The six fewer days between Thanksgiving and Christmas this holiday shopping season — the shortest in more than a decade — has some San Francisco retailers stressed, but not about a dip in business.
Mid-afternoon Thursday, Ghirardelli Ice Cream and Chocolate Shop at the Palace Hotel was bustling with customers, and that’s how it’s been from the moment the doors opened for the past several weeks, said store supervisor Freddie Arroz.
“It’s much busier than last year because everyone is in a rush to grab some gifts,” he said. “It’s a good thing because we’re also selling more, even online. The only problem is, sometimes we’re out of stock and short-staffed, and in a rush preparing gift items.”
Around Union Square, The City’s main shopping area, streets and garages have been packed and some retailers relay they are “doing quite well this season,” said Karin Flood, executive director of the Union Square Business Improvement District.
Sensors on a handful of buildings on Powell, Geary and Stockton streets that count people as they walk by logged a 3 percent increase in people this Black Friday weekend compared to last year. The following weekend showed a 5.5 percent increase from last year, and the weekend after, a 15 percent increase.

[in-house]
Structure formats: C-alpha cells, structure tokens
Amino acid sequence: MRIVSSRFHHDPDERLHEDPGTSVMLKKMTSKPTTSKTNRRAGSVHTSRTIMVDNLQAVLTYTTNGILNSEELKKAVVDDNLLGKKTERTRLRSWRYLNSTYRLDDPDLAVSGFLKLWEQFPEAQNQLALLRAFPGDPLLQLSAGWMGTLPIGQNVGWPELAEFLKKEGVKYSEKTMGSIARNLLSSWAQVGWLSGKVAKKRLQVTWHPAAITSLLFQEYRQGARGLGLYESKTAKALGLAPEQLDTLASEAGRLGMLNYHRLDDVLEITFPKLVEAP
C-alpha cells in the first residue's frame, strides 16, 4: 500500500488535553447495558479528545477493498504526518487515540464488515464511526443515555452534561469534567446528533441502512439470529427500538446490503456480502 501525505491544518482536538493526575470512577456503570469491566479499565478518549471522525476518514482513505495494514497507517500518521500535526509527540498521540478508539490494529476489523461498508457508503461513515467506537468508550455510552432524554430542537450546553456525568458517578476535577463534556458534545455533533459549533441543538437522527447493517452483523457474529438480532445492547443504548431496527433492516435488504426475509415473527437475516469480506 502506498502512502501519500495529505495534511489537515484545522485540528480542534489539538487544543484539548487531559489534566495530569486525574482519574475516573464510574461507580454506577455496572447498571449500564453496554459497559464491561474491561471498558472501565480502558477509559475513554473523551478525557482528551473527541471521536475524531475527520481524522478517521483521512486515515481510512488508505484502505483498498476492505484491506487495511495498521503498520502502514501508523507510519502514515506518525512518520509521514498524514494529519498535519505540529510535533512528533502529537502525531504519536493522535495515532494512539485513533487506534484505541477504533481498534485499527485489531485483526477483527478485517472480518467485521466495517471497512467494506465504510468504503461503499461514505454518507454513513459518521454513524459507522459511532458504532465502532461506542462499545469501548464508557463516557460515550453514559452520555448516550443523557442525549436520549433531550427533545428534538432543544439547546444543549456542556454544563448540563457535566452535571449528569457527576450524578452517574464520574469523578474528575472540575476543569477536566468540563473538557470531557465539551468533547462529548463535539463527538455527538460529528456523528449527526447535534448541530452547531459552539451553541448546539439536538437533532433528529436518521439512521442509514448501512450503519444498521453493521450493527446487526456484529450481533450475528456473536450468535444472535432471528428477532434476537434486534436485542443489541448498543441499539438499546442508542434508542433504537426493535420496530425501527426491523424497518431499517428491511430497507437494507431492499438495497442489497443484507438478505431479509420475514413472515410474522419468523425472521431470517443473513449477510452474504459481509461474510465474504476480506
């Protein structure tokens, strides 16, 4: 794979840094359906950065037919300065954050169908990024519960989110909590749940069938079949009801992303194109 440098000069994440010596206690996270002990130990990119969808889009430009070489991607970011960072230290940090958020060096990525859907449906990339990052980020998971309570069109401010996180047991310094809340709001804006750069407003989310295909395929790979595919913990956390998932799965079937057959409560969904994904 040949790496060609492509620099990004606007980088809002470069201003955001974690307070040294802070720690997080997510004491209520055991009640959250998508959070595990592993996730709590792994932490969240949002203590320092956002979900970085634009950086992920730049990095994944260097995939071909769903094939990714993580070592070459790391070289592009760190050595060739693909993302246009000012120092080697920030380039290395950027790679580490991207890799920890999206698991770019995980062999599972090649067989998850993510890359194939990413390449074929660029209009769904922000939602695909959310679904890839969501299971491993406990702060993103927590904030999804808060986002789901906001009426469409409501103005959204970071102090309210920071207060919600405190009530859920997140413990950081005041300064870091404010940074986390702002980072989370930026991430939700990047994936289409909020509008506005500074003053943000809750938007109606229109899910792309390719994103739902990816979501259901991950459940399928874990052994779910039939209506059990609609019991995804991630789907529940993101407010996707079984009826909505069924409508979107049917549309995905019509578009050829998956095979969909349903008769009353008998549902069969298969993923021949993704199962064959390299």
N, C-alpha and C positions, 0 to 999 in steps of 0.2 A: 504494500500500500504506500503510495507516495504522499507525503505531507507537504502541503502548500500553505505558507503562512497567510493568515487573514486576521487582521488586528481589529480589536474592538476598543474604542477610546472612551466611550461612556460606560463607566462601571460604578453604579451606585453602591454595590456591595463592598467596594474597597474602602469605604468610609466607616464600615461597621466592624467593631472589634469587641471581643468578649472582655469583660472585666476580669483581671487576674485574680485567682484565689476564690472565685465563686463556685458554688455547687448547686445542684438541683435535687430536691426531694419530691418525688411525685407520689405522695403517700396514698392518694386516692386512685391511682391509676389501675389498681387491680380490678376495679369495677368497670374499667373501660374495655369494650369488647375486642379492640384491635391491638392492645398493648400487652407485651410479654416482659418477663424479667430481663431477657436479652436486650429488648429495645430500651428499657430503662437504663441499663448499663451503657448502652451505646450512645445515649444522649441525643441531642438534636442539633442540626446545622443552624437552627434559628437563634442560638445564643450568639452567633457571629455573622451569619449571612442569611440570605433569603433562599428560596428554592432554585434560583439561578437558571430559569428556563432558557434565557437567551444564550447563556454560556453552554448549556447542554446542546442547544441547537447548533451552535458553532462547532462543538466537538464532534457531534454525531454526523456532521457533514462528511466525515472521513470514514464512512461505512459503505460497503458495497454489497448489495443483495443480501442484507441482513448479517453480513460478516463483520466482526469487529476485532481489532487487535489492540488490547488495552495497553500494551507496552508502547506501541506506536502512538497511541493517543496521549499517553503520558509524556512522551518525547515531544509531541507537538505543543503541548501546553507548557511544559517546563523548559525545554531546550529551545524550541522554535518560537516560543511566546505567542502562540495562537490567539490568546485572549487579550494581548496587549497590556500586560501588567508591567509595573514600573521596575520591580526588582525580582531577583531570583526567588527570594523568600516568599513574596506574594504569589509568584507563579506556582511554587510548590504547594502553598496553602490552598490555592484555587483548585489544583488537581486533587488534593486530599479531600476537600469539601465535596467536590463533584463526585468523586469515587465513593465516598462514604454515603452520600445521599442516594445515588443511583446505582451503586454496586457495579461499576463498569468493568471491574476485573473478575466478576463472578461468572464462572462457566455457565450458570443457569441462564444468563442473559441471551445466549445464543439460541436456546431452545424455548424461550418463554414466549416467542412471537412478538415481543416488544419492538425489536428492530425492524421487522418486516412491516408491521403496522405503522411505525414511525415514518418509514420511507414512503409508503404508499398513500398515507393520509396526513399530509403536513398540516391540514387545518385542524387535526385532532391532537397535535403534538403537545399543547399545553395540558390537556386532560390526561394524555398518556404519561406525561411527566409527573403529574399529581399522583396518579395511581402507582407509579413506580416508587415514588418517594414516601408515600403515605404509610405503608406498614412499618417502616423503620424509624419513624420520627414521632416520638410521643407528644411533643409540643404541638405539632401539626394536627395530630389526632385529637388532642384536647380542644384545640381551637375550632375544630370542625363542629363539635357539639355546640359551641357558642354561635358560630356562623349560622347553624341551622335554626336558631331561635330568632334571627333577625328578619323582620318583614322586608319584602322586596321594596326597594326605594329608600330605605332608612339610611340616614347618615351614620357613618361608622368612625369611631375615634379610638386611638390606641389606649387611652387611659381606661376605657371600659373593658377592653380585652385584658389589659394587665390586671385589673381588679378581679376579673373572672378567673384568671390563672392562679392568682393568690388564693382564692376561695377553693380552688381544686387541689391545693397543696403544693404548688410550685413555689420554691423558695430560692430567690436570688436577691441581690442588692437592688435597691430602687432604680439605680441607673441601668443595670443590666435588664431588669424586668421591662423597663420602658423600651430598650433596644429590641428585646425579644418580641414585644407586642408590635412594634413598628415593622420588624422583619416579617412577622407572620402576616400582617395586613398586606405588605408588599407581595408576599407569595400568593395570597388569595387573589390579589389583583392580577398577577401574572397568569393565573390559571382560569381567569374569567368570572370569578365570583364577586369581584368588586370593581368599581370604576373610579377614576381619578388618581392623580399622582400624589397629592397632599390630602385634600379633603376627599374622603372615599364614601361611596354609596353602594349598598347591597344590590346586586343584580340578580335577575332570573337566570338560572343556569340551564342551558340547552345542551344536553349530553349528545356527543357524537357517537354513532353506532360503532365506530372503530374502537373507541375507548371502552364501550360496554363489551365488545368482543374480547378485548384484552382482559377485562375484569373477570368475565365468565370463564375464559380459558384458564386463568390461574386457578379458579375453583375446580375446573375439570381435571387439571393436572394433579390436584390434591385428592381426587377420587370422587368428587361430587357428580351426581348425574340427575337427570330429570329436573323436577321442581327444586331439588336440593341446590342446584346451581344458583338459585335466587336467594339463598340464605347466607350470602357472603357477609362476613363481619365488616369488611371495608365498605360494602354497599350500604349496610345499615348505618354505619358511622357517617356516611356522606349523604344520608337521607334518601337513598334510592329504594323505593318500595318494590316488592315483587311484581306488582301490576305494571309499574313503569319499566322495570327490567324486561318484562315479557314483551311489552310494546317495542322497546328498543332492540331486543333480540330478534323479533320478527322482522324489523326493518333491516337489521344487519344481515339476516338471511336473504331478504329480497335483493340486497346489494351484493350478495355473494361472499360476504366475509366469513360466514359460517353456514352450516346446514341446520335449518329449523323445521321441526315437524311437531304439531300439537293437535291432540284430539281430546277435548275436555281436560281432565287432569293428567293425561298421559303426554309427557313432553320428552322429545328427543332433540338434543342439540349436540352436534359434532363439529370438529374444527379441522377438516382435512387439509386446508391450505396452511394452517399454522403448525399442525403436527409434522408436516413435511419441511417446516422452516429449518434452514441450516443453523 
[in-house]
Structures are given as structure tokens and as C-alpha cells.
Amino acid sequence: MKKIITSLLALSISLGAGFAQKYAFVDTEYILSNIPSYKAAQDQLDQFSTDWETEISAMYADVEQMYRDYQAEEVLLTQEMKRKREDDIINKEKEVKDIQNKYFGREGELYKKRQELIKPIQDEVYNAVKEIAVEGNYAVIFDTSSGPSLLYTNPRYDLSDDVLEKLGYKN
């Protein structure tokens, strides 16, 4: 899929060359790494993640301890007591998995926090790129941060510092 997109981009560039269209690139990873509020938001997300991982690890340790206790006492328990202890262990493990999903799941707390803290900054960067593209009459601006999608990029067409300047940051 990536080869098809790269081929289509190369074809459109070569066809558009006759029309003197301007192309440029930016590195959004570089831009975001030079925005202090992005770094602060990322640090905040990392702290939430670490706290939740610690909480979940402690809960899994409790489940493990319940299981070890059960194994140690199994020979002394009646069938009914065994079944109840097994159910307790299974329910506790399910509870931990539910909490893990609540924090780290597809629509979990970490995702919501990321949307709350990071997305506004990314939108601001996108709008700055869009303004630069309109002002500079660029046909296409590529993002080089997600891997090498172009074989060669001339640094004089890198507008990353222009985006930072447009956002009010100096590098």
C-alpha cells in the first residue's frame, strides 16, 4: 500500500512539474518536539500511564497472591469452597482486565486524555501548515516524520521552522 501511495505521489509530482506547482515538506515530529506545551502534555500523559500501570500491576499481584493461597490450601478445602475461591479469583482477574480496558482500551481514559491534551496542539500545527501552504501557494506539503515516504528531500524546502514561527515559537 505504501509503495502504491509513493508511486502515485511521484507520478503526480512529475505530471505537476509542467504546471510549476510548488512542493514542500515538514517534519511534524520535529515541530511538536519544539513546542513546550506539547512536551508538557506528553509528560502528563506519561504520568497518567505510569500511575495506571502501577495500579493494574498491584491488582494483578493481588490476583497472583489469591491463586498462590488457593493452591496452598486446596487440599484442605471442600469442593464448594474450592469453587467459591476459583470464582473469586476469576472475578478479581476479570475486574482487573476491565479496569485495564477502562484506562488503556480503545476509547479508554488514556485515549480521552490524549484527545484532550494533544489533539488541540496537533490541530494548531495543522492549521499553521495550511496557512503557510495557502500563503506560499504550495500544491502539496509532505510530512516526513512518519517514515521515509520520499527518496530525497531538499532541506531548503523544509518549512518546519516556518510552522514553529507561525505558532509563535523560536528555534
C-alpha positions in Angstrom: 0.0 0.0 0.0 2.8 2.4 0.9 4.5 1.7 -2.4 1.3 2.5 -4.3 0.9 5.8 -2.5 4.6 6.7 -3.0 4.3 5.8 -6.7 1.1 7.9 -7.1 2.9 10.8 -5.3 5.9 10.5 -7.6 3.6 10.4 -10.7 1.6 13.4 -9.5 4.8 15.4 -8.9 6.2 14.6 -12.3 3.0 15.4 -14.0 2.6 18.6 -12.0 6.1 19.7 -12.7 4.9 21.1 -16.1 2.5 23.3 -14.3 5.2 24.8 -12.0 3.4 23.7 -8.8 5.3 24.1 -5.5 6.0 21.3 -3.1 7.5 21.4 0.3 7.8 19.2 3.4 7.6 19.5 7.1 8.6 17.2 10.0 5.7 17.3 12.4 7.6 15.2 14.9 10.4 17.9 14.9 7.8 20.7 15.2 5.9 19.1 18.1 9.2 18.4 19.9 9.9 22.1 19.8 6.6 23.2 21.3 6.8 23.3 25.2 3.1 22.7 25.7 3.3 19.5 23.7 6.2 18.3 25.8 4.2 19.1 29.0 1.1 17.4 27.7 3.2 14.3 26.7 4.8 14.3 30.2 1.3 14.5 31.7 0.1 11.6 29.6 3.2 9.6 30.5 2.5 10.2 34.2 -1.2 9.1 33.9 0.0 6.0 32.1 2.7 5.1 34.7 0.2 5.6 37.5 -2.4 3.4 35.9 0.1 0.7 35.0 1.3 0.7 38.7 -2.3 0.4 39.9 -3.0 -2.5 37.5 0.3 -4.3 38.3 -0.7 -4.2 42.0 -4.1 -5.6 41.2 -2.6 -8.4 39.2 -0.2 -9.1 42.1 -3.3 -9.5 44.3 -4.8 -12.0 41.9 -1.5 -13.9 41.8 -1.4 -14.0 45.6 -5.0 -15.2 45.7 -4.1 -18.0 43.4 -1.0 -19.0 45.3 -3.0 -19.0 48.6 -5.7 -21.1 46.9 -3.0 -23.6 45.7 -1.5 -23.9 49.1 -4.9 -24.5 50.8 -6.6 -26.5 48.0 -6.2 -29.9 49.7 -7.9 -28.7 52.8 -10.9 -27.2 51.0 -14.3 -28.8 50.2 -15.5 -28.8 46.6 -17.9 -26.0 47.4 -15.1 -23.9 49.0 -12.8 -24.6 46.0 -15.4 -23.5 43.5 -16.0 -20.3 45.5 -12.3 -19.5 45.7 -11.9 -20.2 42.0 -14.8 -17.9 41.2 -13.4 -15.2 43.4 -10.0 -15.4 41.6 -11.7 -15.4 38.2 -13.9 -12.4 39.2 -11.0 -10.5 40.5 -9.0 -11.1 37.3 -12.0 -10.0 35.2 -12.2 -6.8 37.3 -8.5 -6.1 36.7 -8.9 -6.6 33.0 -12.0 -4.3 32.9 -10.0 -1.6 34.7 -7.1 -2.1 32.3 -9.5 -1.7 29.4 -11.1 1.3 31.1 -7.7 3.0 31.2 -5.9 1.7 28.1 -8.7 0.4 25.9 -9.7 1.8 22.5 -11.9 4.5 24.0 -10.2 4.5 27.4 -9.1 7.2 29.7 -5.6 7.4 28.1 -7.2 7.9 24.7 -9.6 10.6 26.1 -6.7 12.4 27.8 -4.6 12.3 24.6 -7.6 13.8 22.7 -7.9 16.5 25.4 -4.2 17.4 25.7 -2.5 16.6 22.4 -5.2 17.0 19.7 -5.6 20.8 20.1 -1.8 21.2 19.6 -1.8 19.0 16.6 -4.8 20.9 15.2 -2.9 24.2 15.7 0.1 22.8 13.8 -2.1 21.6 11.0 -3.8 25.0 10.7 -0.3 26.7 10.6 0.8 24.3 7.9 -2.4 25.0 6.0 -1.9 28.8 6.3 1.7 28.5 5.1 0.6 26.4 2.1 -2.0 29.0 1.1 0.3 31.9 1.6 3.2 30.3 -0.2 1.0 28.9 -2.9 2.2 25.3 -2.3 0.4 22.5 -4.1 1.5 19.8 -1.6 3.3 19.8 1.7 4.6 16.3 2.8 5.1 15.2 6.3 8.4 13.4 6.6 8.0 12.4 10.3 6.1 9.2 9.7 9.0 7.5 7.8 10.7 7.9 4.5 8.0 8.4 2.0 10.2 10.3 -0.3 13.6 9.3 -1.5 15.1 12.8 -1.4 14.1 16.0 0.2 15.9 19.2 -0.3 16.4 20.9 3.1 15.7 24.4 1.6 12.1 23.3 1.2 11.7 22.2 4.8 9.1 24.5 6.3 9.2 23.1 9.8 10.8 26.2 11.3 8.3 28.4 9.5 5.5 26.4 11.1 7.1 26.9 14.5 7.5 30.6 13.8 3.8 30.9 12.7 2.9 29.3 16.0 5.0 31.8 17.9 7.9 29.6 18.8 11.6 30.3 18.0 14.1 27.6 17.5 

“So it seems as we’re getting closer [to Christmas], the number is exponentially going up with the compressed shopping season,” said Flood, acknowledging that not everyone may be there to shop and some people could be counted more than once.
Macy’s Union Square location, which offered two days of round-the-clock shopping starting the Friday before Christmas Day for the first time last year, is extending to four days this year from 7 a.m. today to Christmas Eve at 6 p.m.
The 107 nonstop business hours this year are not specifically a result of the shorter shopping season, said Macy’s spokeswoman Megan Pardo, but, “We’re looking to help customers as much as they need it, so we’re staying open longer.”
Under One Roof, a gift store at Crocker Galleria that donates all its proceeds to charity, has seen sales go up 20 percent from the last holiday shopping season, according to Tim Smith, the nonprofit’s board chairman.
With the rush in shoppers, store employees have been pulling out more of their popular cards, ornaments and stained glass items from behind the shelves. As the last shopping weekend before Christmas approaches, Smith doesn’t anticipate the fewer shopping days will equate to less revenue.
“After Christmas, there are sales,” he said. “People come to do even more shopping and so we’re not concerned about selling our product at all.”